Human Resources

From employment law to compensation and benefits, FMLA and hiring and firing and more, Business Management Daily provides comprehensive Human Resources updates.

Discover how your colleagues – and competitors – are dealing with discrimination and harassment, employment law, benefits programs, and more.

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Here’s another sign that, while the economy is generally improving, flush times can still be elusive for individuals. Fully 35% of people who voluntarily or involuntarily left their jobs last year cashed out their retirement savings instead of keeping their money in tax-advantaged accounts.
The Motley Fool tells applicants they are applying for the best job they’ll ever have, touting its flexible work schedules, competitive salaries, employee benefits and friendly work environment. Here are some of the “foolish benefits” offered by the Alexandria, Va., personal finance publisher.
Handle every complaint the same way, no matter the source. Don’t fail to investigate just because an employee has cried wolf in the past.
Q. Is it lawful to ask about a person’s driving record (accidents and violations) on the job application?
Think you have plenty of time to investigate sexual harassment complaints? Think again. The fact is that even a few days of unresolved sexual harassment can become the basis for a lawsuit. Act ­­immediately to stop harassment or face the ­consequences.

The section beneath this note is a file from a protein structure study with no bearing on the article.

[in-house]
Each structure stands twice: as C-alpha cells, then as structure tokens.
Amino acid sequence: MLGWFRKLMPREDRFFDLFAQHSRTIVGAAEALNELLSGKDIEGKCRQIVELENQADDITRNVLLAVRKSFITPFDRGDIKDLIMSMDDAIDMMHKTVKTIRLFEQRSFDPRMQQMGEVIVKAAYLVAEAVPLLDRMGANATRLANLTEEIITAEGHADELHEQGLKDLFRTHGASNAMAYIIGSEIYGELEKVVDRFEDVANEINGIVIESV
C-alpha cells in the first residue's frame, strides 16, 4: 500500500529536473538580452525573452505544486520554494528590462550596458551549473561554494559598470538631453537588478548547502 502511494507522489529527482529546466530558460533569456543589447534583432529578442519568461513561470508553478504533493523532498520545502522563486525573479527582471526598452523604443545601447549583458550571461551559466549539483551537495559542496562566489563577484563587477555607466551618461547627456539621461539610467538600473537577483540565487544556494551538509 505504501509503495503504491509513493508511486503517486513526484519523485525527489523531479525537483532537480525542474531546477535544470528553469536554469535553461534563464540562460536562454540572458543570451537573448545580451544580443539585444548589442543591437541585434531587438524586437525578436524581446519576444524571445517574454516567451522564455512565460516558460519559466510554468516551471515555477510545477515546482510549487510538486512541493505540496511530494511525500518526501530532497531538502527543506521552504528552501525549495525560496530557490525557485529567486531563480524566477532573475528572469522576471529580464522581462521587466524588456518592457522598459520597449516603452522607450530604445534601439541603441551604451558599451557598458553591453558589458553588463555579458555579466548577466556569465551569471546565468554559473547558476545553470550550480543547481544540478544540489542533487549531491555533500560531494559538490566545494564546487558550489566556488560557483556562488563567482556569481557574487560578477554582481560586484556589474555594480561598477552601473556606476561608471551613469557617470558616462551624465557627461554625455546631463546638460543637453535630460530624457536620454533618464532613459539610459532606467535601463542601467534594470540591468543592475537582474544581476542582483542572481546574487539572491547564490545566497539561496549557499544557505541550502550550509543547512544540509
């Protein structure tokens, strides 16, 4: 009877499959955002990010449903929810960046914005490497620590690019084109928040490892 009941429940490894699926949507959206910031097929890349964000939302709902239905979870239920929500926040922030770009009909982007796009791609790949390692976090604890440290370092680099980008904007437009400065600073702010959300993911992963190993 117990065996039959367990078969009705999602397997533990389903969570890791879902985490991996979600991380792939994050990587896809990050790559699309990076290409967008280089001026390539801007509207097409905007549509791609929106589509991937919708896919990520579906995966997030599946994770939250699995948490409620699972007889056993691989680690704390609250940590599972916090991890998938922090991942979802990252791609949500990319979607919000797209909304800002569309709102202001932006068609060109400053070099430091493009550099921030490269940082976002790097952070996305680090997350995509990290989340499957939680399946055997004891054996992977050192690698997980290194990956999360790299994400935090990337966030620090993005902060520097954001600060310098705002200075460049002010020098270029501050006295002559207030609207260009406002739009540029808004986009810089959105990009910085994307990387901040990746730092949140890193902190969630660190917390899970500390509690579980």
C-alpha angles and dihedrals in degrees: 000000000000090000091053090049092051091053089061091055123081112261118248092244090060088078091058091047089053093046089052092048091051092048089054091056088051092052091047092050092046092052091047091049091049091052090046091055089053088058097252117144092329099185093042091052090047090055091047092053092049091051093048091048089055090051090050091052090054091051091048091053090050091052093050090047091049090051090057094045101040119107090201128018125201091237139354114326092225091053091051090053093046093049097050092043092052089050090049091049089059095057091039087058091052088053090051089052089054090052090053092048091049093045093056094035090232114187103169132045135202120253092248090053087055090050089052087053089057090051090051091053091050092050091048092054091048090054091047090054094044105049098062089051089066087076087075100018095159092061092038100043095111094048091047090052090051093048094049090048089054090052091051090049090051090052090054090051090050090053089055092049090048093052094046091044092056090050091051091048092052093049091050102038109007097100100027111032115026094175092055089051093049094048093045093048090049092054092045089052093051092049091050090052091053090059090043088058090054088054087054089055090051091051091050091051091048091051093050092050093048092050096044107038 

Incentives such as prizes or lower premiums aren’t the main motivators driving participation in employer-sponsored wellness programs. In fact, most employees just want better health.
The Pennsylvania Whistleblower Law protects employees of government agencies or employers that receive state funding from retaliation for reporting wrongdoing or waste. But the protection doesn’t extend to complaints about unwritten safety rules.
Courts don’t want to tie management’s hands; they just want to protect employees from genuine retaliation. That’s why the standard for retaliation is anything that would dissuade a reasonable worker from complaining in the first place. Most minor discipline doesn’t reach that level.
Paying employees for break time—or not paying them—is one of the trickiest aspects of wage-and-hour law compliance. Know your obligations!
It’s more important than ever to remind supervisors that it’s unlawful to try to “get even” with people (staff or applicants) because they com­­plain about discrimination, either in house or to a government agency. While employee complaints to the EEOC about every type of discrimination declined from 2012 to 2013, only one rose: retaliation.
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